"There was an international conspiracy between Rivera and Mahony to conceal a pedophile priest, which allowed him to continue to commit crimes. And we have evidence to prove that," he added.

However, that evidence was discounted by the L.A. court and there is no certainty that another court would reach a different conclusion.

Joaquin Aguilar declared that he is sure that he will one day see Rivera "sitting in a courtroom; they should not claim victory."

The Catholic Church in Mexico maintains that the alleged pedophile priest was never protected, and accuses SNAP of seeking economic gain and visibility.

The verdict handed down in Los Angeles coincided with the publication in the Mexican press of a document that the archdiocese distributed to its priests, titled "guidelines in relation to inappropriate behavior, principally with minors, that could be engaged in by the clergy."

But Valdemar said the document is five years old and is not related in any way to Rivera's case.

The guidelines say that in the face of "reasonable suspicion" that a member of the clergy had committed sexual abuse, "precautionary measures, whether a transfer or suspension, will be taken" -- a strategy that critics of the Church see as a way of evading justice and even exposing other churchgoers to abuse.

The guidelines urge priests to avoid immoral conduct and actions that could be construed as harmful to minors.

"The clergy should avoid imprudent conduct like inopportune or awkward hugs, and touching or caresses that are out of place or unwanted. Priests should not bring minors into their rooms or spend their days off with them," the document says.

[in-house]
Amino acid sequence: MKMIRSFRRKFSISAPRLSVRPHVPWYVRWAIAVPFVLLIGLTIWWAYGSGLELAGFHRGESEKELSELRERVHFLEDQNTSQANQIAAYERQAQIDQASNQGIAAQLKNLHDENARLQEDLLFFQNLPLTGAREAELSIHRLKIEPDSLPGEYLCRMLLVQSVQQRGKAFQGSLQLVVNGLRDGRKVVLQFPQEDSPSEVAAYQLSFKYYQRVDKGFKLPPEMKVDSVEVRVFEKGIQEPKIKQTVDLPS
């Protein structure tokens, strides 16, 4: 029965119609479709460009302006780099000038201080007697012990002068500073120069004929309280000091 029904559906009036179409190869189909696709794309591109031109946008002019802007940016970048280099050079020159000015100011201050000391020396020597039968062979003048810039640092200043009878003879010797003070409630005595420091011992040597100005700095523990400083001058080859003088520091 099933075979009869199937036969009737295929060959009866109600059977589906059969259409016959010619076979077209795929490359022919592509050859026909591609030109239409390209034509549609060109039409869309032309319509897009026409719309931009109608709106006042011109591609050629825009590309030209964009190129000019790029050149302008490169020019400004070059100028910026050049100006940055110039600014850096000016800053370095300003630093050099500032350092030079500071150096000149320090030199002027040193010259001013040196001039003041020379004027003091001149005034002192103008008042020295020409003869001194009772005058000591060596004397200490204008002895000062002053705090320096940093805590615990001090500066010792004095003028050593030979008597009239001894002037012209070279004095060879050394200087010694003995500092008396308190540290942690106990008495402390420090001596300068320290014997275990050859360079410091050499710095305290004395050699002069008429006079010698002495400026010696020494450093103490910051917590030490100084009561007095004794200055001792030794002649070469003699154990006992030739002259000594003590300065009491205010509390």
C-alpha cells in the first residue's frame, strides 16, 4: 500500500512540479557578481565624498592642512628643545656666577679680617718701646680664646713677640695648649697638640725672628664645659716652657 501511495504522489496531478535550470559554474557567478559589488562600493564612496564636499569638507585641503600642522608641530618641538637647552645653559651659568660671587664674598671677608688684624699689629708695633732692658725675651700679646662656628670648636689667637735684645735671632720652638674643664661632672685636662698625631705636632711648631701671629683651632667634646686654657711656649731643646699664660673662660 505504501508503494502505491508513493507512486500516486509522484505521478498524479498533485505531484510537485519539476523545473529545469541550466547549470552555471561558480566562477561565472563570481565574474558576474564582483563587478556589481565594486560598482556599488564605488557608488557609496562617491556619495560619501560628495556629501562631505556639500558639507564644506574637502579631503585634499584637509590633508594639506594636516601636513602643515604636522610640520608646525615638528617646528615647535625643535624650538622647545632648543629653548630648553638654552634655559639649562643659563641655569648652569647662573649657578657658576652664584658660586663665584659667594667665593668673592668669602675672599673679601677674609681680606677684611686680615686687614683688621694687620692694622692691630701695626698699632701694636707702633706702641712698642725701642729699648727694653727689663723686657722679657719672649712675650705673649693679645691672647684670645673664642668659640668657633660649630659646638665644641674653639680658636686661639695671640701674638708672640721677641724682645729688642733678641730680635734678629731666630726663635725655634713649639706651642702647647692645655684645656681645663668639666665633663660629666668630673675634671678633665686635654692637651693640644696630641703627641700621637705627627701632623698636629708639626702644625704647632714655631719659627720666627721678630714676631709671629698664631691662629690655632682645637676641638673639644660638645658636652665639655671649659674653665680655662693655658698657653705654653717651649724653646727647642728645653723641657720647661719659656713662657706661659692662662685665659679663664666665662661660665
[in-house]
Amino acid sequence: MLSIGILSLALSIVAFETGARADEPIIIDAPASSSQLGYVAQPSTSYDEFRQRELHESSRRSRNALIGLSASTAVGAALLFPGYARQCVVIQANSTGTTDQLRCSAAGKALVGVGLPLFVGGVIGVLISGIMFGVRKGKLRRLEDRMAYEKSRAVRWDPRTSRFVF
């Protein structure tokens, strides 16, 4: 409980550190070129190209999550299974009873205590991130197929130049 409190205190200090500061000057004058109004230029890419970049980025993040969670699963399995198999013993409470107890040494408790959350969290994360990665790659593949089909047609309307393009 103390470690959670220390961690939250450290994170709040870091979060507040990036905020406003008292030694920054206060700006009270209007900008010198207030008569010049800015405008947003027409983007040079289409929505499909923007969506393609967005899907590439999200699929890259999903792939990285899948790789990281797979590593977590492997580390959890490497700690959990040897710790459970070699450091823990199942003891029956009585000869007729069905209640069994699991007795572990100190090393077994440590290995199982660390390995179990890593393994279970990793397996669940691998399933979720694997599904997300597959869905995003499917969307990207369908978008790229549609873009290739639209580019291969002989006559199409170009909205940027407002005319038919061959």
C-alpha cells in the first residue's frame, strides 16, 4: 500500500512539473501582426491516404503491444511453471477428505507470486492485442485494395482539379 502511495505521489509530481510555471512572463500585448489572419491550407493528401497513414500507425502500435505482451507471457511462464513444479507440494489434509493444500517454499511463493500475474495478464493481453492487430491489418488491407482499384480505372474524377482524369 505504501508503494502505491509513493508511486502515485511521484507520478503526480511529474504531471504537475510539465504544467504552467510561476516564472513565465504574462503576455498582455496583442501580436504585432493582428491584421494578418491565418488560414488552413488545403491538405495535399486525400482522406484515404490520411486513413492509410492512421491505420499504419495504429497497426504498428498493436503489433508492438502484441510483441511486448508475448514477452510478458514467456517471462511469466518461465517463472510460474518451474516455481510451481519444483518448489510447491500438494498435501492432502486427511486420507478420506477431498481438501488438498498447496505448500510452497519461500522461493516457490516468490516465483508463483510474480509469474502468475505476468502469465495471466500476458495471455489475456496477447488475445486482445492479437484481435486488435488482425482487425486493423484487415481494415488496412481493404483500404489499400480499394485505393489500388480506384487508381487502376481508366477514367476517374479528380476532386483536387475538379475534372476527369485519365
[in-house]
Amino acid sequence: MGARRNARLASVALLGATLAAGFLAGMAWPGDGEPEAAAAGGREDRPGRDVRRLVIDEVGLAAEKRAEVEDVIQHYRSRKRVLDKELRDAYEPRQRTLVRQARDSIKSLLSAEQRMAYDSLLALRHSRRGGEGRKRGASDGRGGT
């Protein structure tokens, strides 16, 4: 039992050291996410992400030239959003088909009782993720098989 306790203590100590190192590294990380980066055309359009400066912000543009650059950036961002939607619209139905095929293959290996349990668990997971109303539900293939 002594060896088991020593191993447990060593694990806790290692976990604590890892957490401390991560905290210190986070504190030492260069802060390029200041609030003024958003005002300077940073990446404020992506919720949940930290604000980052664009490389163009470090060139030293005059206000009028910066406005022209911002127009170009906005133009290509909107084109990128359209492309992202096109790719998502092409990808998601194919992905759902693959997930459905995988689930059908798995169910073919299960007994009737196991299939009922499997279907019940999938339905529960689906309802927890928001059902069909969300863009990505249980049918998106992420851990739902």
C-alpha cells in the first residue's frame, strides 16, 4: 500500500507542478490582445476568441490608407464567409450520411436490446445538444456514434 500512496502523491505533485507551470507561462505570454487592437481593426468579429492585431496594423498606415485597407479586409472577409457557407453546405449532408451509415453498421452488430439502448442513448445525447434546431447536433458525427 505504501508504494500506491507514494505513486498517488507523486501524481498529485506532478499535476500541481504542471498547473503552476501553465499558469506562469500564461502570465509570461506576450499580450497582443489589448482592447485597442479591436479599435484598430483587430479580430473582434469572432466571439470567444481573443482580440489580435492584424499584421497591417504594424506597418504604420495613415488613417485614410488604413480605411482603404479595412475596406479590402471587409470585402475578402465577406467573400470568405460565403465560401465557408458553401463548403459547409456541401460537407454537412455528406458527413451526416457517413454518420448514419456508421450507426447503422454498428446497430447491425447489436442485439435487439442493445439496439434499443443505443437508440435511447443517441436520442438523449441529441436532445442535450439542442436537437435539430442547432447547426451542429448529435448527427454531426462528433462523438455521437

It also orders priests to sign a letter in which they release the archdiocese of Mexico City of any civil, criminal or financial responsibility for their moral conduct.

"The guidelines may have shortcomings and perhaps we could improve on them, but their only aim is to make it clear that if a priest commits a crime, he must assume personal responsibility and be held accountable. They do not in any sense seek to protect the guilty," said Valdemar.

In July, the archdiocese of Los Angeles agreed to pay the landmark sum of $660 million in damages to 500 victims of molestation by priests.

A total of 10,667 people alleged abuse by 4,392 priests in the United States between 1950 and 2002, and compensation-related costs for the Catholic Church amounted to 573 million dollars, according to a 2004 study by the John Jay College of Criminal Justice, "The Nature and Scope of the Problem of Sexual Abuse of Minors by Catholic Priests and Deacons in the United States."

In Mexico, which has the second largest number of Catholics in the world after Brazil, no one knows for certain how many priests have been accused of child abuse, but the Church claims there have only been a few isolated cases, and has faced few legal problems in relation to such charges.

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Albion Monitor   October 17, 2007   (